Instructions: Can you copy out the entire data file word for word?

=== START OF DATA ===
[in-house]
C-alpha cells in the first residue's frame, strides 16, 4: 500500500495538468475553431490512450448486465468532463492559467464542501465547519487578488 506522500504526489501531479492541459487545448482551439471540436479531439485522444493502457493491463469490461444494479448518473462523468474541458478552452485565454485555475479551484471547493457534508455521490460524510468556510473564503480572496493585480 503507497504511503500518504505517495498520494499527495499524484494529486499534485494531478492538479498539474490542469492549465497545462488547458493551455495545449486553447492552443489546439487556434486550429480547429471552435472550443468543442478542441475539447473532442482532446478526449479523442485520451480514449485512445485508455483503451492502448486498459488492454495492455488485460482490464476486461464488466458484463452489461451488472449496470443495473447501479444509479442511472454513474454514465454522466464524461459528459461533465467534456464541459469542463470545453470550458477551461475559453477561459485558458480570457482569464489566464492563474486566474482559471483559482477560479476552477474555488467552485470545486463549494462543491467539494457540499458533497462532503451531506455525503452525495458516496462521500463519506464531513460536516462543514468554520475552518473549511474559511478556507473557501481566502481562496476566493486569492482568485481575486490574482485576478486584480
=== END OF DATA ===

[in-house]
C-alpha cells in the first residue's frame, strides 16, 4: 500500500495538468475553431490512450448486465468532463492559467464542501465547519487578488 506522500504526489501531479492541459487545448482551439471540436479531439485522444493502457493491463469490461444494479448518473462523468474541458478552452485565454485555475479551484471547493457534508455521490460524510468556510473564503480572496493585480 503507497504511503500518504505517495498520494499527495499524484494529486499534485494531478492538479498539474490542469492549465497545462488547458493551455495545449486553447492552443489546439487556434486550429480547429471552435472550443468543442478542441475539447473532442482532446478526449479523442485520451480514449485512445485508455483503451492502448486498459488492454495492455488485460482490464476486461464488466458484463452489461451488472449496470443495473447501479444509479442511472454513474454514465454522466464524461459528459461533465467534456464541459469542463470545453470550458477551461475559453477561459485558458480570457482569464489566464492563474486566474482559471483559482477560479476552477474555488467552485470545486463549494462543491467539494457540499458533497462532503451531506455525503452525495458516496462521500463519506464531513460536516462543514468554520475552518473549511474559511478556507473557501481566502481562496476566493486569492482568485481575486490574482485576478486584480